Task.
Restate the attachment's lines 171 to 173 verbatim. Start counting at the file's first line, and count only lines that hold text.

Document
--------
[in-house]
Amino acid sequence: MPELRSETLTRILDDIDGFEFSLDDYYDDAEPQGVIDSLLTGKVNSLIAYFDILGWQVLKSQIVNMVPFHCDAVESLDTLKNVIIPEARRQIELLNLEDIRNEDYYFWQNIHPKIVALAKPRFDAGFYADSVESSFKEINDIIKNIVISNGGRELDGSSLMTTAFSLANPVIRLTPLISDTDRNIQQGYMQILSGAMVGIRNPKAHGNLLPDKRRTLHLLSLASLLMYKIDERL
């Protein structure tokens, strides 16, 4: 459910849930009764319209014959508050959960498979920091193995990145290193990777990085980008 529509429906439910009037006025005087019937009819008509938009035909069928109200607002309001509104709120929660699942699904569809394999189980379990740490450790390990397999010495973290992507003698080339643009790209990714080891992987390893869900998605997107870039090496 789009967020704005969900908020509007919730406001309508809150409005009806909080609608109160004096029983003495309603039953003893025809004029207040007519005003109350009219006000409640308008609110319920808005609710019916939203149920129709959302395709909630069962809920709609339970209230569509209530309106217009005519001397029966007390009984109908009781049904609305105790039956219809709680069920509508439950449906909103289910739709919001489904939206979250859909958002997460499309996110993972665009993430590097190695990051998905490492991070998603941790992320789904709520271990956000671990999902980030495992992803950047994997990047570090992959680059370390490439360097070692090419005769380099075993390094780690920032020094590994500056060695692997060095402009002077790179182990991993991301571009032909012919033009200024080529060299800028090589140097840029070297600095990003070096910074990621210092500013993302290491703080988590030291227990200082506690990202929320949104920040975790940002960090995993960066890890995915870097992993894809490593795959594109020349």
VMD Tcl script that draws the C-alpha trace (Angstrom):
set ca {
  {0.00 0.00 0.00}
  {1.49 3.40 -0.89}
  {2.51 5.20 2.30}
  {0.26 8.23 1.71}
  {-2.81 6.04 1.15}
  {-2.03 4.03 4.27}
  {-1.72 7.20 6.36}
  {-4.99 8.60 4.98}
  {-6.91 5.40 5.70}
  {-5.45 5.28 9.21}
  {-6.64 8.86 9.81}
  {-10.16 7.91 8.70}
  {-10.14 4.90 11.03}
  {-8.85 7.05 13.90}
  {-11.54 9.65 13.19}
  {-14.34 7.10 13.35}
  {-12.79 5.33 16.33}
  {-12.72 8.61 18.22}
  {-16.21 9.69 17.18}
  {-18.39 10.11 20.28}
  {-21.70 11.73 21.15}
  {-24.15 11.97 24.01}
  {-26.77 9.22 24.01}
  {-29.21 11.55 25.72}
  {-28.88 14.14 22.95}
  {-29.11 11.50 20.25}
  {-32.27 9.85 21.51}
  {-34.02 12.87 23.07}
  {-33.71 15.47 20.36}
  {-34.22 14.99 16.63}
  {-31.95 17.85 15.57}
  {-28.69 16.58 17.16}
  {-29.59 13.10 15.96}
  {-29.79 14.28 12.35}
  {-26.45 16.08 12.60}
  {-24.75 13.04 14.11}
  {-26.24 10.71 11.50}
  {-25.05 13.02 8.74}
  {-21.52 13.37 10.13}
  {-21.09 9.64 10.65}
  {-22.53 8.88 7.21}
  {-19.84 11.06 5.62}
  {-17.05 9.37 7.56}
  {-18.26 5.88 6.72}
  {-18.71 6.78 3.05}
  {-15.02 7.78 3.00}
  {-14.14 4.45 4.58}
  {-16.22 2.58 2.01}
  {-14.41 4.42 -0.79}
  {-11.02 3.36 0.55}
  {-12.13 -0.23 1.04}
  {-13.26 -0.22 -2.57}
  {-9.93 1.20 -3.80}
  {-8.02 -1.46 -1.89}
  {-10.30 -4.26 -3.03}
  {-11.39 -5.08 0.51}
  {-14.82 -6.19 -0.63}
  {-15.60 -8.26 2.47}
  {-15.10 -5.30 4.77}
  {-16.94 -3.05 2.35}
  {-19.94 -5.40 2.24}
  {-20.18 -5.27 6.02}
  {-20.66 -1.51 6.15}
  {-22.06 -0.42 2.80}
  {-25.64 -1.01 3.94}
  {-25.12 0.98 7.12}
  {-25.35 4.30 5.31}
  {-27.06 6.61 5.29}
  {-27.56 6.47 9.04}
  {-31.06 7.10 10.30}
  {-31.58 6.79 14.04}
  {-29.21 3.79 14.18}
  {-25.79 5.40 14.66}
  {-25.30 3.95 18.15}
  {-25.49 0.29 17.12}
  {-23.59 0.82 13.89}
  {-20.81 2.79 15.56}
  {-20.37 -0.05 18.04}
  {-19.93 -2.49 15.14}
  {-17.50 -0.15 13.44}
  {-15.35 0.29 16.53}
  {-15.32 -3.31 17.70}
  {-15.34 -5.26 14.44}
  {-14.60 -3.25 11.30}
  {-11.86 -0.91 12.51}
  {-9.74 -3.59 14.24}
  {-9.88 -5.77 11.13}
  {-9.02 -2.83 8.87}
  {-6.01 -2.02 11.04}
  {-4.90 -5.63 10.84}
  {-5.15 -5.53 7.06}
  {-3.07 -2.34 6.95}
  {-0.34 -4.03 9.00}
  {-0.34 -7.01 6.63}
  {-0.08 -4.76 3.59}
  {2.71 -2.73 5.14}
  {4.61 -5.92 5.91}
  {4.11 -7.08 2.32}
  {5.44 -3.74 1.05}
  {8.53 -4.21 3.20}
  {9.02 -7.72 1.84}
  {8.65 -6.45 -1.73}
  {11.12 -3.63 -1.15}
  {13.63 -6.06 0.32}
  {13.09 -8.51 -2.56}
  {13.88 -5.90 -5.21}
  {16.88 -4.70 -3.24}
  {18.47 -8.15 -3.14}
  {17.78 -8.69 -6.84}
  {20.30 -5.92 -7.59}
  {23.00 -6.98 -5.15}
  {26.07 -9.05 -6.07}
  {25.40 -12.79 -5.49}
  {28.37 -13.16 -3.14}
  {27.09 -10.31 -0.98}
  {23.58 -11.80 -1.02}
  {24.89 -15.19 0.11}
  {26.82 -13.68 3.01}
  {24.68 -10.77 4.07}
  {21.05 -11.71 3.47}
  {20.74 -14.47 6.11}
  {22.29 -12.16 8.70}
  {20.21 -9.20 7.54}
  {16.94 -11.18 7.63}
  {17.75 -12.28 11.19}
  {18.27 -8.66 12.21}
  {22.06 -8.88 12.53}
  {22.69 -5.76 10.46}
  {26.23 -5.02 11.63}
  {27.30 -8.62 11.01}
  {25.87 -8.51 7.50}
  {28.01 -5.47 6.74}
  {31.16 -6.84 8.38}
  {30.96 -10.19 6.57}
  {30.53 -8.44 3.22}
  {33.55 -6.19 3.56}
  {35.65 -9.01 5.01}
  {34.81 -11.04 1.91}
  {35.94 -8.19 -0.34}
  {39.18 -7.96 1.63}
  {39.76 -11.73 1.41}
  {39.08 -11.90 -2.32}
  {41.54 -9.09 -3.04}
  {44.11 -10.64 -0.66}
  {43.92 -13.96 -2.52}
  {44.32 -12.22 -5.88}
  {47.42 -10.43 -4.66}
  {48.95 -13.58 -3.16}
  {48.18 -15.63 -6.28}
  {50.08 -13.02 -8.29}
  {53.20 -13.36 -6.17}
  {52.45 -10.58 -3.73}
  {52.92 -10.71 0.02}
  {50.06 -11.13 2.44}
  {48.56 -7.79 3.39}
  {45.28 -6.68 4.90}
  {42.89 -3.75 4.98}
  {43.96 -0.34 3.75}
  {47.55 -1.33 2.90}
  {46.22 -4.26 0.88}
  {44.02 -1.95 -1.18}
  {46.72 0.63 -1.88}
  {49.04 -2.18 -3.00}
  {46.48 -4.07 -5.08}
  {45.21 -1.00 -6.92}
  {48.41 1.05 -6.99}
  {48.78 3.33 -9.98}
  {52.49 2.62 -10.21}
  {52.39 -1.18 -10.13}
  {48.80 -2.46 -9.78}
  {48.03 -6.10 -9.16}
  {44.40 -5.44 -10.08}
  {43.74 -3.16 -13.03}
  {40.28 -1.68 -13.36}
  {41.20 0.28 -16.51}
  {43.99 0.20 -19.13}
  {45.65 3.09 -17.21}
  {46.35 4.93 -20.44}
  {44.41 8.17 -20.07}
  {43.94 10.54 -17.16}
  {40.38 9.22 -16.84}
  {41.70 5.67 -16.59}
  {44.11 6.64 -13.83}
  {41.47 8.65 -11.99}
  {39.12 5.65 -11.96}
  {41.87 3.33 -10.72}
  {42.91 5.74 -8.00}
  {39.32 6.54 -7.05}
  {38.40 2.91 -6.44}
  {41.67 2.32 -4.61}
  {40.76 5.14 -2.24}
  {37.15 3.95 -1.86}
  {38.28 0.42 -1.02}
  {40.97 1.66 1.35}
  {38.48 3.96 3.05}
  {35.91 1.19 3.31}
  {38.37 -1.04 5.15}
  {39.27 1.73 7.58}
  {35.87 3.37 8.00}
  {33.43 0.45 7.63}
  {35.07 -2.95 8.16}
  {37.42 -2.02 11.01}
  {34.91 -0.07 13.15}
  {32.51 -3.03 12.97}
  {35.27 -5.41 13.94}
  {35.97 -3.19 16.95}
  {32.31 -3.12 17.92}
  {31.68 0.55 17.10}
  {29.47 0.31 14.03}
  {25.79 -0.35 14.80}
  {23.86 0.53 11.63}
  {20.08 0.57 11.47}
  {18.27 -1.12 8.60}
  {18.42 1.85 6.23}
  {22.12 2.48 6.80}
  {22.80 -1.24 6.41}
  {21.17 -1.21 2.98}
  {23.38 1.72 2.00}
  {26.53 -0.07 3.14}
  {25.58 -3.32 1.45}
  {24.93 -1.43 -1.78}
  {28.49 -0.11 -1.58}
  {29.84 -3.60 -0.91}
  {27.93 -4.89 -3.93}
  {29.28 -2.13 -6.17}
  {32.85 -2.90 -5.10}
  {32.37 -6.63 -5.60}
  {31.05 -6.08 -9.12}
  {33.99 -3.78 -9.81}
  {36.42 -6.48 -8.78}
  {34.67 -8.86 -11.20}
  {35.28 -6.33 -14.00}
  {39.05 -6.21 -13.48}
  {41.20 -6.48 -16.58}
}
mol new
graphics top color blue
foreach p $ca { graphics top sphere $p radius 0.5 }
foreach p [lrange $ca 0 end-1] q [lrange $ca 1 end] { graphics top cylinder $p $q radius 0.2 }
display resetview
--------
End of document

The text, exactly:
  {48.41 1.05 -6.99}
  {48.78 3.33 -9.98}
  {52.49 2.62 -10.21}